COVID restrictions are all but gone, and tourism officials in Evansville and Henderson say visitation is creeping back to pre-pandemic levels with sports and outdoor pursuits being major drivers.
Evansville’s hotel room occupancy rate is 56%, up 12% from this time in 2021. On weekend nights, the rate climbs to 64.5%.
The city's hotel revenues, about $23 million, are 37.4% above last year.
“We’re making really good gains,” said Alexis Berggren, CEO of Visit Evansville.
Berggren expects sports to account for about 47% of Evansville’s tourism for the year.
Deaconess Sports Park on the city's East Side is bringing dozens of youth travel baseball and softball teams to Evansville on many weekends, and this summer's addition of artificial infields is meant to reduce rained-out tournaments.
The USSSA Great Lakes World Series, a girls softball event, will bring 225-250 teams in July.
Another July event, the USA Softball national championship for 14-and-under girls, is expected to bring about 80 teams, as well as college coaches over six days.
Goebel Soccer Complex, next to Deaconess Sports Park, also is hosting youth sports events.
Evansville’s tourism scene continues to benefit from the Ohio Valley Conference men’s and women’s basketball championship every March at Ford Center, although the departures of Murray State University and Belmont University from the OVC might soften that event’s financial impact in future years.
Conventions 'starting to pick up'
Nonsports tourism has been on an uptick as COVID restrictions have passed, Berggren said.
Evansville this week is hosting the 71st Annual National Square Dance Convention, an event that's brought 2,000 guests into the city's hotels and restaurants.
The city recently has had several Downtown concerts, as well as a professional bull riding event and WWE's Monday Night Raw wrestling.
The Frog Follies classic car show, Aug. 26-28 at the Vanderburgh County 4-H Fairgrounds, sells hotel rooms regionwide.
In general, business travelers and conventions have been slower to return to the area than leisure travelers, Berggren said.
The regional conference of Jehovah's Witnesses, which Evansville hosted for years at Ford Center and earlier at Roberts Stadium, has not come back since the pandemic.
The Jehovah's Witnesses event brings several thousand guests over two mid-summer weekends. Berggren said dates are being held for the group in 2023.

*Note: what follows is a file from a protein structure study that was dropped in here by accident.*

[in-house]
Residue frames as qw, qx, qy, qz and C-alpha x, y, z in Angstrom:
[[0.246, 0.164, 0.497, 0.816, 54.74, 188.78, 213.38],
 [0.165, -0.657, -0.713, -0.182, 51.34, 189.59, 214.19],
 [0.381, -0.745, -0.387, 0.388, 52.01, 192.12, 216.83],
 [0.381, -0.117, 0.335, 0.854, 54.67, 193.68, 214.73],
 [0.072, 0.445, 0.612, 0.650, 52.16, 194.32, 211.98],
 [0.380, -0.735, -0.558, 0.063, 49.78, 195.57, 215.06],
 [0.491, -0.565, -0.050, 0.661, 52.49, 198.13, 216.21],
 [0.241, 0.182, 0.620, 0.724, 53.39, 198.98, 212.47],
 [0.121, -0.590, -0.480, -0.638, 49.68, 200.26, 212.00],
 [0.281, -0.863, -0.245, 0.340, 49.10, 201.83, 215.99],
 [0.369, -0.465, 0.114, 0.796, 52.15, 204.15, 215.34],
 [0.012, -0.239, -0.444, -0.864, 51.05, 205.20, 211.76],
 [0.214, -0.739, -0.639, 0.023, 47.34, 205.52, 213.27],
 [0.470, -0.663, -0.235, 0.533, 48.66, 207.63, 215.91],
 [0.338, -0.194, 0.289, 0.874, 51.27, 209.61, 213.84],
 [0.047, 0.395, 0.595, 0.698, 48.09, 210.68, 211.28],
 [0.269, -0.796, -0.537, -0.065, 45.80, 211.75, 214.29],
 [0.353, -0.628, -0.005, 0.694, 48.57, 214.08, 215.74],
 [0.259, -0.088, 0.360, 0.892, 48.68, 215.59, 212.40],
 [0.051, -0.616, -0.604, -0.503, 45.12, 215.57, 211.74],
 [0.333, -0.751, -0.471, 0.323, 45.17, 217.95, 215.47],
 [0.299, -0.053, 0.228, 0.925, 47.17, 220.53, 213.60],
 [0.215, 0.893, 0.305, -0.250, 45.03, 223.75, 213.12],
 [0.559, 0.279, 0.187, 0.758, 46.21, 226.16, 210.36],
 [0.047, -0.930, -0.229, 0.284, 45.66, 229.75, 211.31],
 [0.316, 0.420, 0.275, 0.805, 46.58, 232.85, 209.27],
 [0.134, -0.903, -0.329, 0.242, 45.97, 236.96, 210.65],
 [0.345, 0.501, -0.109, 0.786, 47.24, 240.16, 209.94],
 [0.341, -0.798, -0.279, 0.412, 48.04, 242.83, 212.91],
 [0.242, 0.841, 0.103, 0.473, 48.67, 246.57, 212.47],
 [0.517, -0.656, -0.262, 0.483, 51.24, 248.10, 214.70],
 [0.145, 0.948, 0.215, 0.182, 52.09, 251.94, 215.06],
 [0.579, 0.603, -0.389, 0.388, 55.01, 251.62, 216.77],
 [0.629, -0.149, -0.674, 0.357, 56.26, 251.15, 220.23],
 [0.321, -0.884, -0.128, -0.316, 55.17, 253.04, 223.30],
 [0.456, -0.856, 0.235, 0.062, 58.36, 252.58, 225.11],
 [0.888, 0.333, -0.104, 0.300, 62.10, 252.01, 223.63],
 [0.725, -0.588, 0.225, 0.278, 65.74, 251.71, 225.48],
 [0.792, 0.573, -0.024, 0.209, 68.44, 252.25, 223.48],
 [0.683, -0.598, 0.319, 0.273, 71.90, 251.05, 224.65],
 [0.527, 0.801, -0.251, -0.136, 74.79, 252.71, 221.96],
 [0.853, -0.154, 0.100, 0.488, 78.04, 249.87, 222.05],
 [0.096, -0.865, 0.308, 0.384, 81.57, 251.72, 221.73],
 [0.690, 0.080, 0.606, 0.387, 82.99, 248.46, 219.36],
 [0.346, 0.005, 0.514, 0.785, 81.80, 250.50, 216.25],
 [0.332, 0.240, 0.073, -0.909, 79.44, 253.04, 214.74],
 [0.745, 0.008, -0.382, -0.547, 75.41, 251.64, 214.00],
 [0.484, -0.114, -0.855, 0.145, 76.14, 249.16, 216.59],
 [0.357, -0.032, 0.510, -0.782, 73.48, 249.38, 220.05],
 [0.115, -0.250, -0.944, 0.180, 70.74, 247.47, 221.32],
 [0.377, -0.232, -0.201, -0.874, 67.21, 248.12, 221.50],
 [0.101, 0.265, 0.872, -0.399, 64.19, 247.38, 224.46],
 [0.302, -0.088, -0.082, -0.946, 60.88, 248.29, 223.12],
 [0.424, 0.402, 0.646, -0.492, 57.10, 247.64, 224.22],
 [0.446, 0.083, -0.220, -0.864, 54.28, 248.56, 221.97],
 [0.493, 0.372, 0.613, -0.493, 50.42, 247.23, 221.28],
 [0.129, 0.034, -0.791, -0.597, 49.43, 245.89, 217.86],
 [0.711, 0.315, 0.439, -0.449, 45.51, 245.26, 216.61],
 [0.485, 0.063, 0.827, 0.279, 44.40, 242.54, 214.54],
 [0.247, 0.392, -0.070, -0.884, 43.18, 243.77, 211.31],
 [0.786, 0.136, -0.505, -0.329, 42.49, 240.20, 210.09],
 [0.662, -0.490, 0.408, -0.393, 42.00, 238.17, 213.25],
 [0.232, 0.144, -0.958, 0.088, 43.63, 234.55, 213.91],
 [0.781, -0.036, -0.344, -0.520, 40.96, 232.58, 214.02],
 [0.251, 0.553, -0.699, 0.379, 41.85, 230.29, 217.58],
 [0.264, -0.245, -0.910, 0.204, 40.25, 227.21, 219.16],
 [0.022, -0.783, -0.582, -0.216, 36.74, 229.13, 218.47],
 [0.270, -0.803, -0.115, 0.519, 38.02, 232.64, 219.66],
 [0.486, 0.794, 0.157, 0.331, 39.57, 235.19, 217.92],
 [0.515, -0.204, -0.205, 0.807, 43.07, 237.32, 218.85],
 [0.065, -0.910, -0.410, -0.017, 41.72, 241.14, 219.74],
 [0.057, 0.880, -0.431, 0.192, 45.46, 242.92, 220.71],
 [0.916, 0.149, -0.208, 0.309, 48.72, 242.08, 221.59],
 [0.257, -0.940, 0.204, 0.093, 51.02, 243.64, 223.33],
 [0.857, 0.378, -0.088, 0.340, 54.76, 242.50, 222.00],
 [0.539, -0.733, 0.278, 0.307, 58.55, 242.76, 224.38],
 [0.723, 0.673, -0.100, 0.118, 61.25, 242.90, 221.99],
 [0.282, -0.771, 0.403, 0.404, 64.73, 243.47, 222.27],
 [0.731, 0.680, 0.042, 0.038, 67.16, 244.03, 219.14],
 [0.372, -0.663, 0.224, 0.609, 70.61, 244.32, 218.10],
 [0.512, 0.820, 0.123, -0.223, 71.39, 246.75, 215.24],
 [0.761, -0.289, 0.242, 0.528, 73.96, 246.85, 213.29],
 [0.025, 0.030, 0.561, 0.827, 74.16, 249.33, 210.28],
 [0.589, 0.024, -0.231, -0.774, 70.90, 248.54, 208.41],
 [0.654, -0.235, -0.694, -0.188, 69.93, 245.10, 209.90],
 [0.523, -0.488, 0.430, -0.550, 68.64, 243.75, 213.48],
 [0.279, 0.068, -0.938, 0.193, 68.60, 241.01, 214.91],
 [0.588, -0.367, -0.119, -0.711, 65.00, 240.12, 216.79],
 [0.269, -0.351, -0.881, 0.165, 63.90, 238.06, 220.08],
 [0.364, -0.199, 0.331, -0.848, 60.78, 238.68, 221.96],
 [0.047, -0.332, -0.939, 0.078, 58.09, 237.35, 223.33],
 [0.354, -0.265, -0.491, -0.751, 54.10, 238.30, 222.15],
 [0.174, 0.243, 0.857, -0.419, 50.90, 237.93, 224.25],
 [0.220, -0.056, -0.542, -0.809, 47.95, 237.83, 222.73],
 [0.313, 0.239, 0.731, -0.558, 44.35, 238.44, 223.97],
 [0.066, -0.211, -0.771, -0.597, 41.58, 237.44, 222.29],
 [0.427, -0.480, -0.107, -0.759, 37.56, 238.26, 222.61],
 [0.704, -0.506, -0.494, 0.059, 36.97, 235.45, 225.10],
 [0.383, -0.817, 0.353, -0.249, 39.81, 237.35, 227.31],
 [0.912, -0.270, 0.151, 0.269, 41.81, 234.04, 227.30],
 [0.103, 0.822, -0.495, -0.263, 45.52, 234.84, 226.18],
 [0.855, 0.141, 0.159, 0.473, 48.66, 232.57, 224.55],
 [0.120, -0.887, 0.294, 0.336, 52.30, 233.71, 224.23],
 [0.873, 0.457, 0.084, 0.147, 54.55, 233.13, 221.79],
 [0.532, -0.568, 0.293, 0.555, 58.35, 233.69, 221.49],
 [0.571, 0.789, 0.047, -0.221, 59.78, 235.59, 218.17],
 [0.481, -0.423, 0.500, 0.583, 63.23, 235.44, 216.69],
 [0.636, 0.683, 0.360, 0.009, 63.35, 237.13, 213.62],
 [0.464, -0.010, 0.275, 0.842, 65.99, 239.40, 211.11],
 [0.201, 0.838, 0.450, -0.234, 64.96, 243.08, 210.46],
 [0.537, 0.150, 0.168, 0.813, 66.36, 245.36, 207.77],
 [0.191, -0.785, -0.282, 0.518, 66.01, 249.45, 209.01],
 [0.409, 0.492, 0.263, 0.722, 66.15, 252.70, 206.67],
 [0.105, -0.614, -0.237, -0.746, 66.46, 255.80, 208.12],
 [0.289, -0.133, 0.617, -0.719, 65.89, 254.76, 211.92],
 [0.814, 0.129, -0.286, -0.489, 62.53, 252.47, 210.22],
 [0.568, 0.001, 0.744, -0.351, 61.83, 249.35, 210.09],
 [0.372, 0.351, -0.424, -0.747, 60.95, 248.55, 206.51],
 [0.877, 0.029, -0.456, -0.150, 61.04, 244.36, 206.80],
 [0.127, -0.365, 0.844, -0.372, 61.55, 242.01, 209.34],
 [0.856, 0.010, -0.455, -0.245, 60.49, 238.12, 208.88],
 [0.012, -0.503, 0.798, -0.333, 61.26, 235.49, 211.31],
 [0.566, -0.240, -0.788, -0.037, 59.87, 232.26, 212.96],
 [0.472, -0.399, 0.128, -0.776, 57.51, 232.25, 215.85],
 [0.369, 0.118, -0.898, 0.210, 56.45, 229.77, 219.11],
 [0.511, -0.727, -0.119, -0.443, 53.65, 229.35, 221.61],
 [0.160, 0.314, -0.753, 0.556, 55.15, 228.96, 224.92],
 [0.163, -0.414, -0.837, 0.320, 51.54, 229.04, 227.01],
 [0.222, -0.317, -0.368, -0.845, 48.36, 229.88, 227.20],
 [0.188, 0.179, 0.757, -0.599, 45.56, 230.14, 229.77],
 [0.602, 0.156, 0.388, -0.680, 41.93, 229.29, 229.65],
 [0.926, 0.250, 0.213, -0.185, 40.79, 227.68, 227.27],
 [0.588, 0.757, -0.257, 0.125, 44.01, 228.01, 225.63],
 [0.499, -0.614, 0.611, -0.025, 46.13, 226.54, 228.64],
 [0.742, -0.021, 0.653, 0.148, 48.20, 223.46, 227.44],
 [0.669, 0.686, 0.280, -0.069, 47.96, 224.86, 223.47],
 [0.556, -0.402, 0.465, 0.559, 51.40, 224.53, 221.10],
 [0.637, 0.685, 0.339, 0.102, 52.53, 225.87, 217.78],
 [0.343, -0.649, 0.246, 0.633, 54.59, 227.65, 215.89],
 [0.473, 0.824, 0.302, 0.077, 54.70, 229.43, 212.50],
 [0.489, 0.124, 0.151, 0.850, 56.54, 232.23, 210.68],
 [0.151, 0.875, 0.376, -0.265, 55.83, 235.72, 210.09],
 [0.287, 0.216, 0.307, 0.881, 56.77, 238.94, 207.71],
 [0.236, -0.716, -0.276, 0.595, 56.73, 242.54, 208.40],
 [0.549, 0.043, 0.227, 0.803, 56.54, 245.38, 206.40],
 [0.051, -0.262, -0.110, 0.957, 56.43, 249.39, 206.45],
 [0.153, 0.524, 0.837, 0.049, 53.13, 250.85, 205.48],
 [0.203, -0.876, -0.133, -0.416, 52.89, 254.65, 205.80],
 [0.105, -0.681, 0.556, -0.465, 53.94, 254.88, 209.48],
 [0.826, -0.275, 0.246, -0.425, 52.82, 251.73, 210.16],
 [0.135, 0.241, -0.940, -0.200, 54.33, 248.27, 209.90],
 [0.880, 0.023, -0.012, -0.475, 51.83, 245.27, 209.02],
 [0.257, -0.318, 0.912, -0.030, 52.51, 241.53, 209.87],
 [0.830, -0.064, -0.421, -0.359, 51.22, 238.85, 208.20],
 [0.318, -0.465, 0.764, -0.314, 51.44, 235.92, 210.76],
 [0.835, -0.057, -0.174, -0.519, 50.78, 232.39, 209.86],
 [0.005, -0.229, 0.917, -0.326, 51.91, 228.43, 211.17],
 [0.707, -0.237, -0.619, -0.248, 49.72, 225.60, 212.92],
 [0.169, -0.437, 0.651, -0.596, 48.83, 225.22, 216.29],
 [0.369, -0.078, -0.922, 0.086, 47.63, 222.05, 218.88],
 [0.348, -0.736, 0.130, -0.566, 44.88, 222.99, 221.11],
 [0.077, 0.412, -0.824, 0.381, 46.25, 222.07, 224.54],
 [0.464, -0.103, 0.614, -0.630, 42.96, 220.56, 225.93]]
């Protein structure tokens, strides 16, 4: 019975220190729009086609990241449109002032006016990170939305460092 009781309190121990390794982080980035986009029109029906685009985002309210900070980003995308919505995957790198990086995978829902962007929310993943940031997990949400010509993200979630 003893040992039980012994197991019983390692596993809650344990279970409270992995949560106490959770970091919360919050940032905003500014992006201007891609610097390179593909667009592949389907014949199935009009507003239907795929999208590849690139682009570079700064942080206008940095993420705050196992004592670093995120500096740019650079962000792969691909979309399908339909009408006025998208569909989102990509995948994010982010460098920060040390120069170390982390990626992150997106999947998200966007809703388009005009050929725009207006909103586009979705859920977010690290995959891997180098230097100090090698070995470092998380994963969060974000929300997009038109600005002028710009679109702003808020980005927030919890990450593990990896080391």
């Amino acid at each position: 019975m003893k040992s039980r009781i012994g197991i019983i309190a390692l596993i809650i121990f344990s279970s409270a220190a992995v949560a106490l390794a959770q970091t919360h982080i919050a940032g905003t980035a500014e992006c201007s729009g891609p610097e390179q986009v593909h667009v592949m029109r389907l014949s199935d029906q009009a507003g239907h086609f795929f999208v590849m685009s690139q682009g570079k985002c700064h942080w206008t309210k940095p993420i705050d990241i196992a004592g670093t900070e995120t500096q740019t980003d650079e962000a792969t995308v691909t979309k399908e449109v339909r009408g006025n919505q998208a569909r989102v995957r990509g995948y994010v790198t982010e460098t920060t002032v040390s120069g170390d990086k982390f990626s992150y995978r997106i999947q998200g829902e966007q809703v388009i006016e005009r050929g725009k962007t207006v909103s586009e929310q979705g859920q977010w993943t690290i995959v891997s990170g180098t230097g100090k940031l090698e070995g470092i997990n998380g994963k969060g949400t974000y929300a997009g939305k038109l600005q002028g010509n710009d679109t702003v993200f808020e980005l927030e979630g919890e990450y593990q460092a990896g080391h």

One major event scheduled for 2023 is the Indiana Society of Association Executives, which hasn't met in Evansville since 2015.
"We are still seeing a pickup in conventions, but (more gains) are further out," Berggren said. "They are hitting higher-profile, attraction-centric destinations. But it's starting to pick up."
One of Evansville's major attractions, Mesker Park Zoo & Botanic Garden, is seeing a visitation boost thanks to the Kinney Family Penguins of Patagonia exhibit which opened last fall.
The city-owned zoo has surpassed 100,000 guests for the year, the earliest stage Mesker has reached that plateau in more than a decade, Director Erik Beck said.
He said in-zoo revenues from concessions, merchandise and carousel rides also are spiking, and Mesker has 9,000 household memberships after several years of hovering around 7,000.
Henderson 'a nice regional getaway'
Outdoor attractions and events are boosting tourism in Evansville as well as in Henderson.
The fact that so many of Henderson’s attractions are outside was a boon during the COVID period, said Abby Dixon, executive director of the Henderson Tourism Commission.
Thousands attended the just-completed W.C. Handy Blues and Barbecue festival, and Henderson’s presence on Ohio River cruise lines brings guests into downtown restaurants and shops, as well as Audubon State Park.
Tourism across Kentucky was down about 30% during the COVID period. But Henderson only lost 15% of its business.
"We didn't feel the impact of it as much as destinations that rely on convention traffic," Dixon said. "That has been on our side."
With much of the country suffering with astronomical fuel prices, Dixon said Henderson is positioned to lure travelers who would rather drive shorter distances to see something new, as opposed to better-known destinations which are longer drives.
She said Henderson is seeing more visitors from other parts of Kentucky who want to explore lesser-known corners of the Commonwealth.
"We are well-positioned to be a nice regional getaway," Dixon said.
Evansville airport traffic increasing
Like airports across the country, Evansville Regional Airport has lost substantial traffic and regular flights since COVID. EVV's daily connections with Chicago and Detroit are on what the airport hopes is temporary suspension.
U.S. Rep. Larry Bucshon (R-Evansville) and U.S. Sens. Mike Braun and Todd Young (both R-Indiana) recently wrote to Delta and American Airlines asking that those flights resume. During an appearance in Evansville last week, Indiana Gov. Eric Holcomb echoed that sentiment, saying such flights are important for economic development.
Some of EVV's traffic load is returning, however, as vacationing picks back up. The airport has seen a 24% increase this year compared to the same stage in 2021, said Leslie Fella, director of marketing and air service
Evansville has maintained its daily connections with Atlanta, Charlotte and Dallas, plus nondaily and seasonal service to Orlando and Destin, Florida.
This article originally appeared on Evansville Courier & Press: What's bringing travelers and tourists to Evansville, Henderson?